New resource aimed to destroy myths
The new Living with Down Syndrome publication will destroy myths and help overcome barriers for people with Down syndrome to reach their full potential.
The New Zealand Down Syndrome Association (NZDSA) this week published the enhanced 2020 edition of the resource to coincide with World Down Syndrome Month and regards the booklet as a must-have tool for any family or professional interacting with people with Down syndrome.
“Living with Down Syndrome was redesigned as an educational resource with the most current information about Down syndrome from around the world to create greater awareness of the abilities of people with Down syndrome,” says Zandra Vaccarino, National Executive Officer of the NZDSA.
Vaccarino says that the NZDSA had been using an older version of the resource for the past few years, but new research, increased knowledge and different attitudes to the abilities of people with Down syndrome required a complete overhaul of the publication for 2020.
“Our staff and our volunteers have been working on this booklet for months, tapping into the latest research from our global networks, as well as 40 years of parent experiences since the NZDSA was created.”
Aside from the wealth of helpful information for families to deal with different phases of life, Living with Down syndrome is also aimed at the wider community to address preconceived ideas.
“An important aspect of this resource is to address the myths and truths about Down syndrome, so that we can overcome unnecessary barriers which exclude people with Down syndrome to fully participate in the community,” says Vaccarino. She added that medical and educational professionals, support workers, employers or anyone else interacting with people with Down syndrome will find that this resource will provide guidelines on how to have empowering engagements with people with Down syndrome.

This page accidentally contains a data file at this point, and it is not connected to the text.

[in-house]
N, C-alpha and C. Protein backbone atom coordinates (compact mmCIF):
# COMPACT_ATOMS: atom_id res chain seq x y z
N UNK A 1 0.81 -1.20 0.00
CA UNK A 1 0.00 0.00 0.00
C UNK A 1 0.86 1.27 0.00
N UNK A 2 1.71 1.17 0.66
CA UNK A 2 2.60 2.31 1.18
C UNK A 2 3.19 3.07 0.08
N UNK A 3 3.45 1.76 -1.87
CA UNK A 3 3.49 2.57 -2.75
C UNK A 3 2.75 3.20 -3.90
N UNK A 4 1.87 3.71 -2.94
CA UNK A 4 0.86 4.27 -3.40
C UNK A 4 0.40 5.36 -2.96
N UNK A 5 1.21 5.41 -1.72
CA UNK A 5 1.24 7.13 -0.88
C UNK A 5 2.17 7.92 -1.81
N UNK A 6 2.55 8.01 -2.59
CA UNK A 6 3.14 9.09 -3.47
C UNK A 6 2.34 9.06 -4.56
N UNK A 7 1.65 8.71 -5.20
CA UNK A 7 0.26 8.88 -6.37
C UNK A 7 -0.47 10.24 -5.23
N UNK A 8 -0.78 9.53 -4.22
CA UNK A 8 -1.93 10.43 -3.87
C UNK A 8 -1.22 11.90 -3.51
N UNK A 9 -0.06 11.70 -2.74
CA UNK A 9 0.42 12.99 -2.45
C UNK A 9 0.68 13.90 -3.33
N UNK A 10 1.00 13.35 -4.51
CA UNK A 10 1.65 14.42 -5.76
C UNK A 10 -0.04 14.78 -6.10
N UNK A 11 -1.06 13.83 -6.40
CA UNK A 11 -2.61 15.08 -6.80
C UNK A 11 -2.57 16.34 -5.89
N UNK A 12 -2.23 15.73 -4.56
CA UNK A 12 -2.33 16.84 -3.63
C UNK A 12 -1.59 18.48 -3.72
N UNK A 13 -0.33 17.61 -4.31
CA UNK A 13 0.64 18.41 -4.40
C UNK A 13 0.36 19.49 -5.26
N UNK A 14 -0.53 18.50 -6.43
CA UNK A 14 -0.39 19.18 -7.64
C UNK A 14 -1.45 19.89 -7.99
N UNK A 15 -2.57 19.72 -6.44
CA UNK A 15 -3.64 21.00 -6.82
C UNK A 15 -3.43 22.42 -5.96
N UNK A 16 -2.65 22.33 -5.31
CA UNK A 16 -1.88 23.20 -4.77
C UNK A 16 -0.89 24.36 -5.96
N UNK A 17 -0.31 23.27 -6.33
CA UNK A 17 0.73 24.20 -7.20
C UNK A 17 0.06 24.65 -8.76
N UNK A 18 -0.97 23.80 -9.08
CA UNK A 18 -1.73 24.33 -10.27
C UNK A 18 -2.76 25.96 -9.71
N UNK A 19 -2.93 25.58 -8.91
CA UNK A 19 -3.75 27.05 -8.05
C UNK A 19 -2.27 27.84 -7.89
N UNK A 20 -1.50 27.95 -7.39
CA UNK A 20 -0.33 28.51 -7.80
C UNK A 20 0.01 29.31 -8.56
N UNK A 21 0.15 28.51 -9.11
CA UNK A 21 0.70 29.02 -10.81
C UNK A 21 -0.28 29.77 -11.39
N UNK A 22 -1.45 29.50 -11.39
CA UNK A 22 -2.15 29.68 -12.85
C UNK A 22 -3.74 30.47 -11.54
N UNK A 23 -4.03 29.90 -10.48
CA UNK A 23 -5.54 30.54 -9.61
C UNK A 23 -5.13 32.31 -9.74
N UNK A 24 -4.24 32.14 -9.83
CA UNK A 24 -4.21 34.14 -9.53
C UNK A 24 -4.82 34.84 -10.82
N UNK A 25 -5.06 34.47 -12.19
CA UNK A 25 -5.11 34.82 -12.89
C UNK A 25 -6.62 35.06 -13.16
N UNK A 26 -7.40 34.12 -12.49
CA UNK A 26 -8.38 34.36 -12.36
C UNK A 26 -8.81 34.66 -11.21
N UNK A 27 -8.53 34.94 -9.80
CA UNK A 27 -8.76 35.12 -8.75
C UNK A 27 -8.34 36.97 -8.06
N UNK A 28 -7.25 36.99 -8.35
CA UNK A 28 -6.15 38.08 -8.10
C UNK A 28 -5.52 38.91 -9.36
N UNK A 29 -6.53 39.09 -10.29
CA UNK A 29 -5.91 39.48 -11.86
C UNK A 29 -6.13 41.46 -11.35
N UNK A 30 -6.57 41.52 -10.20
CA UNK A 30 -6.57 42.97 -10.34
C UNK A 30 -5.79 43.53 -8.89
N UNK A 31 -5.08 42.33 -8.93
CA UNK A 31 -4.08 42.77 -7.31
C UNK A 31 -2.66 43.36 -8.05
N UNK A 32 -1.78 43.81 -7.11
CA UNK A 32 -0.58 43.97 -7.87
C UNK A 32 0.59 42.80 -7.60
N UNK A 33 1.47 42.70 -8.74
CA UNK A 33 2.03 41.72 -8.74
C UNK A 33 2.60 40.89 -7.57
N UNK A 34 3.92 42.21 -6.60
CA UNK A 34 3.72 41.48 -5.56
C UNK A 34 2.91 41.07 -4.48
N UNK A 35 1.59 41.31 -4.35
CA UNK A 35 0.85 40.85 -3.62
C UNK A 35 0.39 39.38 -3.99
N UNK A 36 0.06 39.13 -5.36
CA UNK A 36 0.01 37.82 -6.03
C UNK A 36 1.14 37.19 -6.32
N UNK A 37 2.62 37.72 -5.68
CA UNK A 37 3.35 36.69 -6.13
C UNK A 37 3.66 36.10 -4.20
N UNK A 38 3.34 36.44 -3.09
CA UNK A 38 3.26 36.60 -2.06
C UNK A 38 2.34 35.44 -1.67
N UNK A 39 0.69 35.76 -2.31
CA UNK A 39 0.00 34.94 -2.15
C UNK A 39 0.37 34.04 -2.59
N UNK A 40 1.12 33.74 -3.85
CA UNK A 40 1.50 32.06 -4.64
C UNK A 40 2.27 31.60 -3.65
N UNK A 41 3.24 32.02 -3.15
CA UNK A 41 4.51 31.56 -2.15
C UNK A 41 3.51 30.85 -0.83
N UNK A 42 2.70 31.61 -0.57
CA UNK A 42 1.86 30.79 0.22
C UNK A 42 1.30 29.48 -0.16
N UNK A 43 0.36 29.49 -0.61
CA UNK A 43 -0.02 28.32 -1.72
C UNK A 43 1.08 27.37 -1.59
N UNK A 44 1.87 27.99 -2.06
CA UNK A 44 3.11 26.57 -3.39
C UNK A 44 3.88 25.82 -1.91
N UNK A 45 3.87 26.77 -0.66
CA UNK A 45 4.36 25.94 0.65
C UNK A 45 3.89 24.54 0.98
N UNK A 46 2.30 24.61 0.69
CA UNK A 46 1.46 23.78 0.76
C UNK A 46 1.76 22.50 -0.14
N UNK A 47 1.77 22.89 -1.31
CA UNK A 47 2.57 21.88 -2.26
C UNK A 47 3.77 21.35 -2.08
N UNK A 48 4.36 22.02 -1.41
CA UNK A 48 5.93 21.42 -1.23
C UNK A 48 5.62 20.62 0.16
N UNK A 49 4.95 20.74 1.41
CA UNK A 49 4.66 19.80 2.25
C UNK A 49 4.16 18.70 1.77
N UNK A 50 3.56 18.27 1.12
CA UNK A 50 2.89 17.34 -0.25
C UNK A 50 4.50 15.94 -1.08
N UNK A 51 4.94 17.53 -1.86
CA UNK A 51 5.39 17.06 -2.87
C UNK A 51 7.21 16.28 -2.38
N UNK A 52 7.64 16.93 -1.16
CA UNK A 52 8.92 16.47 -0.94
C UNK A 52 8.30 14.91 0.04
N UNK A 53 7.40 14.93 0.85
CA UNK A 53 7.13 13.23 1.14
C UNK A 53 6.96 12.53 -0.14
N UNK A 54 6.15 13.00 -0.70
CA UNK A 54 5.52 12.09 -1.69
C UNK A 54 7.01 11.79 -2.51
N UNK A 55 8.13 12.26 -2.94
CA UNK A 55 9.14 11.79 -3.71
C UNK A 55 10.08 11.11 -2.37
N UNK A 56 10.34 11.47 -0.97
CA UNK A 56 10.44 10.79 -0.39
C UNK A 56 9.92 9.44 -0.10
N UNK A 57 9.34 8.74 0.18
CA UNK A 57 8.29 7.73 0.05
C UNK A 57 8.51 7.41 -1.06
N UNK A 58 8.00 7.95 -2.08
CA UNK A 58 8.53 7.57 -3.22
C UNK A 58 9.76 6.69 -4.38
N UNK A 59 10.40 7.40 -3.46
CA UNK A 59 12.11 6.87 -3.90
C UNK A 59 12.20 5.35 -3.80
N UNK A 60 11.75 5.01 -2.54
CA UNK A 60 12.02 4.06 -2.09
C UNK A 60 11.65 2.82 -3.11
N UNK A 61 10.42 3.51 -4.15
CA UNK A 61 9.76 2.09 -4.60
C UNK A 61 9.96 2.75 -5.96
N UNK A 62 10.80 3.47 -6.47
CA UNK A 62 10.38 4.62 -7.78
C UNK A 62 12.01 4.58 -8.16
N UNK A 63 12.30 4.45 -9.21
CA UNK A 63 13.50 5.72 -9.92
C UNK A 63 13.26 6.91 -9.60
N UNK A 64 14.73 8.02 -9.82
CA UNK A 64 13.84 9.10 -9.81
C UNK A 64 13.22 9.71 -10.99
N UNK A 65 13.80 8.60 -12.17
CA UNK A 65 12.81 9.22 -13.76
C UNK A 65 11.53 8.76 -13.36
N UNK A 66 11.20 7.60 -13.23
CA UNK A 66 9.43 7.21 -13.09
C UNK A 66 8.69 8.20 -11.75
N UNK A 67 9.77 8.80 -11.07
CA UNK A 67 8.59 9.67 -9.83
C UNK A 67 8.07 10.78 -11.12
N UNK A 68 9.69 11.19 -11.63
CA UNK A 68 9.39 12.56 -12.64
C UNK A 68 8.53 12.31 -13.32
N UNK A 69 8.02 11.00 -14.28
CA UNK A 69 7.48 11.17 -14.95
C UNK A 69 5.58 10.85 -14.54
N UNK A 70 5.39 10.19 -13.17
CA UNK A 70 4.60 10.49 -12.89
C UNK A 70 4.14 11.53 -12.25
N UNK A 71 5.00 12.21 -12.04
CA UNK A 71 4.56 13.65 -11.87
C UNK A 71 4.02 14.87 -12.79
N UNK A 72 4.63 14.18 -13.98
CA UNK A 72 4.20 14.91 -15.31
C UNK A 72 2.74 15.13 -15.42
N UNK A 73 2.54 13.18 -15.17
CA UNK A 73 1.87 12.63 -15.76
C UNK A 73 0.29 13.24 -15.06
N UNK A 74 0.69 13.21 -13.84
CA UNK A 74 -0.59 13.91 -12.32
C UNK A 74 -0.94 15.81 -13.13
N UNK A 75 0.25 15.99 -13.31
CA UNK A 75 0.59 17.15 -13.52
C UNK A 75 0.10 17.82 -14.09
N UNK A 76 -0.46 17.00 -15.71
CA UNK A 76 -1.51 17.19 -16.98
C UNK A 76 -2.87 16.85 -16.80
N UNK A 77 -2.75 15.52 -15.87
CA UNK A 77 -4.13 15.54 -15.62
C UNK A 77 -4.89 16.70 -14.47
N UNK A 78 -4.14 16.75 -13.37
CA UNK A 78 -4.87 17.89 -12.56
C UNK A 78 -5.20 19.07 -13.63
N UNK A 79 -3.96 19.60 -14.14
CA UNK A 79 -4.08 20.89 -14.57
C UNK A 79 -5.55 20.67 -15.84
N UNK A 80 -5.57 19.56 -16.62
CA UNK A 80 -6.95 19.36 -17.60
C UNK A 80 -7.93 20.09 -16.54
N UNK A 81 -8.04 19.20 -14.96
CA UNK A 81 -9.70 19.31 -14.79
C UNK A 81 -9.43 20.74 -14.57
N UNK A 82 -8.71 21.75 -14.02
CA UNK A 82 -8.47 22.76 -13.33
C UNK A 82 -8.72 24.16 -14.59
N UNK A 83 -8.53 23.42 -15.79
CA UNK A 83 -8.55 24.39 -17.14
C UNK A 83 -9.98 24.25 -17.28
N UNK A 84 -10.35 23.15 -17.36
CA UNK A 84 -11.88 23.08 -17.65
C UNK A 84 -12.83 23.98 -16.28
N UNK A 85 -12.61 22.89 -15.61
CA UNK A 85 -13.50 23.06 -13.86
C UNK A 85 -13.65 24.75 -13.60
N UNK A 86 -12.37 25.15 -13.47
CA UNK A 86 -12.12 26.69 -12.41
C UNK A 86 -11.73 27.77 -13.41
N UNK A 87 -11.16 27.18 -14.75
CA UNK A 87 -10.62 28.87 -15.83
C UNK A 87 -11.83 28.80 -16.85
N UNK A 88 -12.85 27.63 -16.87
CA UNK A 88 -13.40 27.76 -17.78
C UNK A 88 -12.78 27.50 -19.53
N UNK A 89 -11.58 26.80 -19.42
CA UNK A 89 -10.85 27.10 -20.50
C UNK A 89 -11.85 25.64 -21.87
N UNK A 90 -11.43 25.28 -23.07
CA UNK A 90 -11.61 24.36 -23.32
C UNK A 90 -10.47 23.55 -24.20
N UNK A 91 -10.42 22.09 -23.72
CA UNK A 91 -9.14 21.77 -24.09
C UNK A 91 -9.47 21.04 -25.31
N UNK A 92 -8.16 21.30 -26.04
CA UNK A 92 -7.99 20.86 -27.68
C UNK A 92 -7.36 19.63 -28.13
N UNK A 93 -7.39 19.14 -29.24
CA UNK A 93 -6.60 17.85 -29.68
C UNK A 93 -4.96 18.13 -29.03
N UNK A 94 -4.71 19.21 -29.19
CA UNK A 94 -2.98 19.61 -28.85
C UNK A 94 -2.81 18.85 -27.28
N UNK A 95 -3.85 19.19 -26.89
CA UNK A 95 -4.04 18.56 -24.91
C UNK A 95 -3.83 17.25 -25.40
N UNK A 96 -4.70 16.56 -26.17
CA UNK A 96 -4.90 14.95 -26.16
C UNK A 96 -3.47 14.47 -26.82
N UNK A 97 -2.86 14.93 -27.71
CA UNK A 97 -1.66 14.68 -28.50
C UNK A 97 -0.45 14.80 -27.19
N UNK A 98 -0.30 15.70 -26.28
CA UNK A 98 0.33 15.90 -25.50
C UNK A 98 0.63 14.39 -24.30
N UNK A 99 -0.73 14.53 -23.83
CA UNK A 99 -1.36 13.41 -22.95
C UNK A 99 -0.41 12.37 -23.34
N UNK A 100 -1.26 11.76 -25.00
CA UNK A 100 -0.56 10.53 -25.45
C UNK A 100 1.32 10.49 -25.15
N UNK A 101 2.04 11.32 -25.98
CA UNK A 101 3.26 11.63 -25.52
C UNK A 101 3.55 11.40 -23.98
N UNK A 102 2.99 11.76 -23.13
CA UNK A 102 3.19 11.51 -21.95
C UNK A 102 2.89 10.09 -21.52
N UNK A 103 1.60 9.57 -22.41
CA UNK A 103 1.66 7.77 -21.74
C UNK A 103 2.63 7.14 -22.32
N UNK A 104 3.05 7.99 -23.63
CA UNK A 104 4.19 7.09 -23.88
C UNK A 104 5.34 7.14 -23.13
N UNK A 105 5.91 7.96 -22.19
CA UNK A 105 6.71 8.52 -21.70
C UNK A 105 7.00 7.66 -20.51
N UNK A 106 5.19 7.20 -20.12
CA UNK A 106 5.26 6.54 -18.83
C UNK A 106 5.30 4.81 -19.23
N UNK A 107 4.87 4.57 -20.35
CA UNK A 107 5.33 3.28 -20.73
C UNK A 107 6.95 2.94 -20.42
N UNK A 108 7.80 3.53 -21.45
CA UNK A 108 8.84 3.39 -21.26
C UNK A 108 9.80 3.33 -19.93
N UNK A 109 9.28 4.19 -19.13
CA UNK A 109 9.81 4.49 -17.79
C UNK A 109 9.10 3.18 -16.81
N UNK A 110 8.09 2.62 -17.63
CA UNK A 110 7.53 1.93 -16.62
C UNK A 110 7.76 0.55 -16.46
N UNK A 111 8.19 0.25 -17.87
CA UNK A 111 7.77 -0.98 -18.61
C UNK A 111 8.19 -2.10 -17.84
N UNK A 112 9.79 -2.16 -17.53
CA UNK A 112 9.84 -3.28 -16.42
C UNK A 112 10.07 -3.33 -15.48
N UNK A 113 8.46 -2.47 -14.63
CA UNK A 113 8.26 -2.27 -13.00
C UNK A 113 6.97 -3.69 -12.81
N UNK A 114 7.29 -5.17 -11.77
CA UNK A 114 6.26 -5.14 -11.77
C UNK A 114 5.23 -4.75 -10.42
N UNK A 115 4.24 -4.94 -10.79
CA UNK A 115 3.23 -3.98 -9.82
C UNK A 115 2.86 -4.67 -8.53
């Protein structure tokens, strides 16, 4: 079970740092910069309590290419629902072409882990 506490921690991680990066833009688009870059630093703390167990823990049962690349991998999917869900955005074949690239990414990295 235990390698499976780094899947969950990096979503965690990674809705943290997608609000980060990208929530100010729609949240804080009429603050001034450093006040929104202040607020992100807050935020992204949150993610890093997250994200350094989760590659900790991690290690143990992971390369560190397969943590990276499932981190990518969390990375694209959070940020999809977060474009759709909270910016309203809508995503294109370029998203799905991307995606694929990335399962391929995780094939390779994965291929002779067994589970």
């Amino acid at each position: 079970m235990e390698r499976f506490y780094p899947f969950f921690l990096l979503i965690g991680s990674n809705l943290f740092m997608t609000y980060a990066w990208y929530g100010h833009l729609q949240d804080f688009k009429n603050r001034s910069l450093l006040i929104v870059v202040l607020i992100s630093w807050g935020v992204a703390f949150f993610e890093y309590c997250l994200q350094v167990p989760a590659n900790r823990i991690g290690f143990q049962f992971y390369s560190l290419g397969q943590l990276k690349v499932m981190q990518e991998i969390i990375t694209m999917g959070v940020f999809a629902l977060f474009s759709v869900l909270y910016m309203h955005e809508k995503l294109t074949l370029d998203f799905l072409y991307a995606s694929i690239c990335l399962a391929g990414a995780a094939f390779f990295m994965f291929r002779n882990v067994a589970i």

“This resource was redesigned as an awareness tool to inform and empower the wider community to work alongside the NZDSA to realise our vision that people with Down syndrome are valued and equal members of their community, fulfilling their goals.”
Vaccarino says that ignorance and lack of knowledge often stopped people with Down syndrome to be given opportunities to reach their potential.
“Our people have the same dreams and ambitions as everyone else, to go to school, get a job, go flatting and to have relationships.
“Sometimes they might just need a bit of help to get started, until people realise they can be a great asset in any community, school, club or workplace,” says Vaccarino, who adds that the new publication is also more representative of our diverse membership in Aotearoa.
With increased focus on antenatal testing for Down syndrome, the new version of Living with Down Syndrome includes a large section about the subject to help expecting parents and medical professionals navigate this complex issue.
“We get a lot of questions on this subject so this addresses frequent requests for information regarding antenatal screening.”
Living with Down Syndrome can be downloaded for free once you register your details on https://nzdsa.org.nz/members/resources/